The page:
Welker was only 23 years old when he started voicing Fred Jones in 1969 and, although the show had some brief hiatuses from airing, has remained a constant as the man who drives the Mystery Machine. Welker takes joy in the fact that, over the decades, "Fred was the only one who had a license... As long as nobody took the van away from me, that gave me four-wheel power."

    When Welker auditioned for Scooby-Doo, however, he wasn't trying for the role of Fred. Welker, rather, wanted to voice Shaggy - which ultimately went to Casey Kasem. Kasem actually auditioned for Fred but, when the voices were finally assigned, the two men had been swapped. Welker explained:

    I really liked Shaggy, and tried to have fun with that, and I know Casey wanted to do Fred because he wasn't really comfortable doing that kind of goofy Shaggy part. But then Joe [Barbera] [switched us], and Casey came up with that crazy, wonderful voice for Shaggy.

    Joe said that Fred was the all-American hero type and that I should just do my own voice. I was like, "I never saw myself as the hero type, but OK!"... I’m kind of a comedian goofball, so it was a little bit hard being restricted, but I was just happy to be a part of the [group].

    5,797 votes
  • 'Scooby-Doo' Was Once The Longest-Running Animated Series
    Photo: Scooby-Doo, Where Are You? / Taft Broadcasting
    5,360 VOTES

    'Scooby-Doo' Was Once The Longest-Running Animated Series

    Scooby-Doo, Where Are You? debuted on television in 1969 and has had many names and versions for decades. Through the years and in the many new and reshaped Scooby shows and movies, Shaggy and Scooby were the only characters present at every step.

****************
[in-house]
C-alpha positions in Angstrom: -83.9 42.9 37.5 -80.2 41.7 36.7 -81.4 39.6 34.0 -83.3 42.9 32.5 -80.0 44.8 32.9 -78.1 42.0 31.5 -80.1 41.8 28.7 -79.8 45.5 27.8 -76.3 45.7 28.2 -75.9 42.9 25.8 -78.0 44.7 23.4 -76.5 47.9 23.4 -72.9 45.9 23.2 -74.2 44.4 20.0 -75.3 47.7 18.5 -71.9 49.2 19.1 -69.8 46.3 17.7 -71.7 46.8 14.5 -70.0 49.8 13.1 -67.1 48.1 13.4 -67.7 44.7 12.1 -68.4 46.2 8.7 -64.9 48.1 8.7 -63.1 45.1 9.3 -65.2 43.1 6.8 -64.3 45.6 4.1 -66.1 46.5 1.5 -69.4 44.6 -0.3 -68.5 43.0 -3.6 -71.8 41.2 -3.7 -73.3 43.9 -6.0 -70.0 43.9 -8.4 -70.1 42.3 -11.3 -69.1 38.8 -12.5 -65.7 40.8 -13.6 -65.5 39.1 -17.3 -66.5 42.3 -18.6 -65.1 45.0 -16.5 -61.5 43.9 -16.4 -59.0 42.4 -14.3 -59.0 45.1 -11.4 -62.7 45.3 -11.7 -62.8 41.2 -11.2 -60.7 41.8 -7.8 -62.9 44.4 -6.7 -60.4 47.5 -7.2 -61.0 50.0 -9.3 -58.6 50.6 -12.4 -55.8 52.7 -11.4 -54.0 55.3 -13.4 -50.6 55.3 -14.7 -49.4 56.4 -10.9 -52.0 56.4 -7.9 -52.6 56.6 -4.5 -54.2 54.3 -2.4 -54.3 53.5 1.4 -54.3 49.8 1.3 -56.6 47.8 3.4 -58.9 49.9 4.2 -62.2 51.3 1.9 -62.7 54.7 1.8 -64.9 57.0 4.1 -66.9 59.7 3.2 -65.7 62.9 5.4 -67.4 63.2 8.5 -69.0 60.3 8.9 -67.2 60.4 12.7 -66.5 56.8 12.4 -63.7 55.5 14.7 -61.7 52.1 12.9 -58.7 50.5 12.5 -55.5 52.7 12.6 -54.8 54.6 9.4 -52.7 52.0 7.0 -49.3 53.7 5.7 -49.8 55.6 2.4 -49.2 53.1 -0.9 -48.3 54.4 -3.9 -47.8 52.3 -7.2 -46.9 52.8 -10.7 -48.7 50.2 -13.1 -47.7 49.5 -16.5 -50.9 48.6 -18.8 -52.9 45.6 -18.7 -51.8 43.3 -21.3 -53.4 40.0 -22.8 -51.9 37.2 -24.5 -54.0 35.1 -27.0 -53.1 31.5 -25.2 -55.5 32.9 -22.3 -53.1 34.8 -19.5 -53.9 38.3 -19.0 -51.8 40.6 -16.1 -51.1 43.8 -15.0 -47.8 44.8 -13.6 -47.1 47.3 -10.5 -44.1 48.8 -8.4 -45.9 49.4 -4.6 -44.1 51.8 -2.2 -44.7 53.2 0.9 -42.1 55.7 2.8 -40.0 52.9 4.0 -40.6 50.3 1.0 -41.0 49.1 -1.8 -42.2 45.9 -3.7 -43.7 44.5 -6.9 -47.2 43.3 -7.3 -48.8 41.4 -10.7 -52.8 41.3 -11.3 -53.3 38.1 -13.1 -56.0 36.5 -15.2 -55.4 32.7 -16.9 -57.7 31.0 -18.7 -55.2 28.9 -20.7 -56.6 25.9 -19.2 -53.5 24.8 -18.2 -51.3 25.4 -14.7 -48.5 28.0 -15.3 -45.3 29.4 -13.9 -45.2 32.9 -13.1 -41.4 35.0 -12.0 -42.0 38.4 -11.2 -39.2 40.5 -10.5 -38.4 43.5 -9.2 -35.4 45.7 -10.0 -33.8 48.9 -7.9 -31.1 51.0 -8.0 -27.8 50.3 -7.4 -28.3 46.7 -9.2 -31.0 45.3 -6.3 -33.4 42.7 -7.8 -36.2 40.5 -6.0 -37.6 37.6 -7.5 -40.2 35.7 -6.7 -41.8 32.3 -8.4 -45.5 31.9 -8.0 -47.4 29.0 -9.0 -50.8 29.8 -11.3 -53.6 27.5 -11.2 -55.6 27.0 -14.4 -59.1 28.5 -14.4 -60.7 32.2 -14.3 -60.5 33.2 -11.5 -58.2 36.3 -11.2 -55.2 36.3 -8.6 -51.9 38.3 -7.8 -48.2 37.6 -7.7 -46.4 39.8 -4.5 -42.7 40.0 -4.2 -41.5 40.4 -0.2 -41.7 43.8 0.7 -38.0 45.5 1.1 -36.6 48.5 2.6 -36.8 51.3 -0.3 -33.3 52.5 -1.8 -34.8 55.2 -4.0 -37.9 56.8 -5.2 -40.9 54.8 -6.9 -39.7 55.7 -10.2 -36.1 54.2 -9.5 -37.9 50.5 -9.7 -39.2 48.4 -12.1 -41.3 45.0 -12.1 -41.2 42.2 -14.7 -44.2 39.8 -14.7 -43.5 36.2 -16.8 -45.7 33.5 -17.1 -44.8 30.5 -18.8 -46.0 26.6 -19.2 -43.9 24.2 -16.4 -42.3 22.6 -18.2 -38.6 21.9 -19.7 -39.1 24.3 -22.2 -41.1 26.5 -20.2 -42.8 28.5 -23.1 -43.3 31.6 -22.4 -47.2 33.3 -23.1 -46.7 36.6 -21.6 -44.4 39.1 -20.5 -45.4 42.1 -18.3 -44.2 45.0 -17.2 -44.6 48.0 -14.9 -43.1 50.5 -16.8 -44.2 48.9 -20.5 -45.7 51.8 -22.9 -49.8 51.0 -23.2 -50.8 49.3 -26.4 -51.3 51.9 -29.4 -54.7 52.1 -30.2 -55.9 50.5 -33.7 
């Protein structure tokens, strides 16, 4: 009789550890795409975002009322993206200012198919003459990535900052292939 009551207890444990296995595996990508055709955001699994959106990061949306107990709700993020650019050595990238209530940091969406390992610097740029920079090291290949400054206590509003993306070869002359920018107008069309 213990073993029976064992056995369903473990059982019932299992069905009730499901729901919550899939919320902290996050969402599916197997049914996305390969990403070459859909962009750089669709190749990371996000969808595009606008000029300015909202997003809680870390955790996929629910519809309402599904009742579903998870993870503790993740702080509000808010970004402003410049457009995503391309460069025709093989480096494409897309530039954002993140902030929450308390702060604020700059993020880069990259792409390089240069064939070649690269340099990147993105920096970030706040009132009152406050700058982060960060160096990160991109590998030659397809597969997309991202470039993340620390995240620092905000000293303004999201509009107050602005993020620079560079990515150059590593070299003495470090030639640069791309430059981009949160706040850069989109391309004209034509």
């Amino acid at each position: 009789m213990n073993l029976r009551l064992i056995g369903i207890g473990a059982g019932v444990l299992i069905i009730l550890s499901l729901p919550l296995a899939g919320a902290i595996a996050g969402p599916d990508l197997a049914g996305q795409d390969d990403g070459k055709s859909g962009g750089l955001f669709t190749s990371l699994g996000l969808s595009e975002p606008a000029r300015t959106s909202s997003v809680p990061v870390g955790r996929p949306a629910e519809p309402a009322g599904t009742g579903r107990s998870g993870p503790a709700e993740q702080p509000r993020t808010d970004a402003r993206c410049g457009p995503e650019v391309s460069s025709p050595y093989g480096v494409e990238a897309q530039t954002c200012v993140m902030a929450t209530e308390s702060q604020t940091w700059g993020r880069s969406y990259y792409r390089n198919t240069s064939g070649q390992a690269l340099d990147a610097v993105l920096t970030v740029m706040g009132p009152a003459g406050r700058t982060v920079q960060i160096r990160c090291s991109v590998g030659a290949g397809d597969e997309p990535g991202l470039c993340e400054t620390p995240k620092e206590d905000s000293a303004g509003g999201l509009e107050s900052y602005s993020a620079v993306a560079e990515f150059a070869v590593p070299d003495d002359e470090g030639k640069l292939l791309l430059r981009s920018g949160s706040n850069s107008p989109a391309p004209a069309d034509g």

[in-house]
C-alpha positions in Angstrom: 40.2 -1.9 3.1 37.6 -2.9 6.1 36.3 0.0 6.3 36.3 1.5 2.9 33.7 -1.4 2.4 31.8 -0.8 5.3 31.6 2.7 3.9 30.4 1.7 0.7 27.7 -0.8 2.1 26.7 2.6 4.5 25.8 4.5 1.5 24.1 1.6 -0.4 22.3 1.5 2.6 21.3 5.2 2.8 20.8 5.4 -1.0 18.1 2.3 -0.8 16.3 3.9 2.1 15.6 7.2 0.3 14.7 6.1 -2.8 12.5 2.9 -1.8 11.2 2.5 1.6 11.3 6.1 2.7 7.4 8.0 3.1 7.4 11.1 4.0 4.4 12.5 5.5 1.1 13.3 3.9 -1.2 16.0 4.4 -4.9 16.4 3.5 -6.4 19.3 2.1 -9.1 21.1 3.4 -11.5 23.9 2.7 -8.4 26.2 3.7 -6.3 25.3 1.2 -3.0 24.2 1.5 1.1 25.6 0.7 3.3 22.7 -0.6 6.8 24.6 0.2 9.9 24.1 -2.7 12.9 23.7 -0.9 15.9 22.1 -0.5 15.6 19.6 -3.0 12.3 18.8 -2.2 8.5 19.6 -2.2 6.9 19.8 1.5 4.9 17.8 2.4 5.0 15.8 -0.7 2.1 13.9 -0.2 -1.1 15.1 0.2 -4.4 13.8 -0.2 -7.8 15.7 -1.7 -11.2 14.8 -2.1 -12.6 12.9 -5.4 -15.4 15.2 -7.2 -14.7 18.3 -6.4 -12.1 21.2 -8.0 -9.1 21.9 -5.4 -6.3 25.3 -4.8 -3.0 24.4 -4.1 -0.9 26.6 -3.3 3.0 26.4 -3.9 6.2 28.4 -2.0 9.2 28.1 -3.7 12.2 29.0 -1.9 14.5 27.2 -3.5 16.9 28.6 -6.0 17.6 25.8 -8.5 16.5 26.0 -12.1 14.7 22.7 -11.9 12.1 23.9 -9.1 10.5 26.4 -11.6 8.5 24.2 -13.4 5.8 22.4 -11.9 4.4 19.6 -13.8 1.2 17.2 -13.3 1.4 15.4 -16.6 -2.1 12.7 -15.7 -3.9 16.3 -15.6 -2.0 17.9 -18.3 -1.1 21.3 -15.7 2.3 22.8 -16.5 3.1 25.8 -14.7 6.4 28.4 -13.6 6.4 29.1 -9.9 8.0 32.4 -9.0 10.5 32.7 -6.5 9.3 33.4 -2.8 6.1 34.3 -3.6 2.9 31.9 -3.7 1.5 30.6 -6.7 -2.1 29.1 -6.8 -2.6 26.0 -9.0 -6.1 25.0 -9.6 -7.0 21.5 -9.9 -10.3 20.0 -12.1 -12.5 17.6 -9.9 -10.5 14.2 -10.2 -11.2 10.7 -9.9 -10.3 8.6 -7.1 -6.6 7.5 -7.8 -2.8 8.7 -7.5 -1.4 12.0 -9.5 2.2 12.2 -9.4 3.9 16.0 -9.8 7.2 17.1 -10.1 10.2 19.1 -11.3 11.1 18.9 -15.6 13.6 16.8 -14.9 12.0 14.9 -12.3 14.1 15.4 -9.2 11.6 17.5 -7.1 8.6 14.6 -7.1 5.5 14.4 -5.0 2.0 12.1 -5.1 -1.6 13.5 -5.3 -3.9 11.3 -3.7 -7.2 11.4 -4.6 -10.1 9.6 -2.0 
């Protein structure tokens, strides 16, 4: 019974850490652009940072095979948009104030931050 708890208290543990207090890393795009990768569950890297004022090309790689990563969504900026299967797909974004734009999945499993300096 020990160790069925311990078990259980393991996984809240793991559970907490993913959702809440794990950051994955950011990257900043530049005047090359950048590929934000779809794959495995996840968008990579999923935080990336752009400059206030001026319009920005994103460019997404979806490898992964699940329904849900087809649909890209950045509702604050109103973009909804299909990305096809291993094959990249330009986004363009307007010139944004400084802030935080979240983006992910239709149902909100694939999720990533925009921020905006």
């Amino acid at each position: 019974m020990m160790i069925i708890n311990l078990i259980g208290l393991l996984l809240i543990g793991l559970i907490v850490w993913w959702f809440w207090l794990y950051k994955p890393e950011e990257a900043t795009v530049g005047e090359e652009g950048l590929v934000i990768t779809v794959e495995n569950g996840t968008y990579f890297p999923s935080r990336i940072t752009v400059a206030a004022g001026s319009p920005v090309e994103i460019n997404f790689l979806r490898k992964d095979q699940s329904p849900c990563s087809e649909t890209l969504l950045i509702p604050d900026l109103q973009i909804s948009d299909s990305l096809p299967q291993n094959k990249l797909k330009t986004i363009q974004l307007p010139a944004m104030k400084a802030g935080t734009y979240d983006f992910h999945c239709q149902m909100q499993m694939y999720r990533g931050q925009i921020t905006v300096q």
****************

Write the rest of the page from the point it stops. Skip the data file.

Scooby-Doo's longevity once earned it the distinction of the longest-running animated series. In 2004Scooby-Doo became the longest-running animated comedy, according to Guinness World Records.

    Scooby-Doo no longer holds that title. Currently, the longest-running animated series in the Western world is The Simpsons, while Sazae-San from Japan ran continuously from 1969 to 2020.

    5,360 votes
  • Scooby-Doo Is A Triplet - And Part Of A Really Big Family
    Photo: The Scooby-Doo Show / ABC
    4,499 VOTES

    Scooby-Doo Is A Triplet - And Part Of A Really Big Family

    Throughout the many Scooby-Doo cartoons, movies, and merchandising worlds, numerous relatives of the lovable Great Dane have been introduced. Scooby, perpetually 7 years old, is a triplet - with siblings named Skippy-Doo and Dooby-Doo.

    During the run of the show, audiences also met Scooby's cousins - Scooby-Dum and Scooby-Dee. According to Scooby-Doo artist and character developer Iwao Takamoto

    [There were] all variations on Scooby presented as nephews and cousins. We had big Great Danes, little Great Danes, female Great Danes, stupid ones, smart ones, old ones, young ones, it just became crazy.

    4,499 votes
  • Shaggy's Real Name Is Norville, And The Whole Crew Has Last Names
    Photo: Scooby-Doo! Mystery Incorporated / Cartoon Network
    5,269 VOTES

    Shaggy's Real Name Is Norville, And The Whole Crew Has Last Names

    Every member of the original group of Scooby-Doo mystery solvers has a full name, but Shaggy is the only human who goes by a nickname. While his given name is Norville Rogers, his characterization as a shaggy-haired, "like"-saying, cowardly food hound earns him an appropriate descriptor.

    Fred Jones takes his first name from that of television executive Fred Silverman, while Daphne's last name is Blake and Velma's is Dinkley.

    Even Scooby has a full name - Scoobert. Arguably, "Doo" is his last name. 

    5,269 votes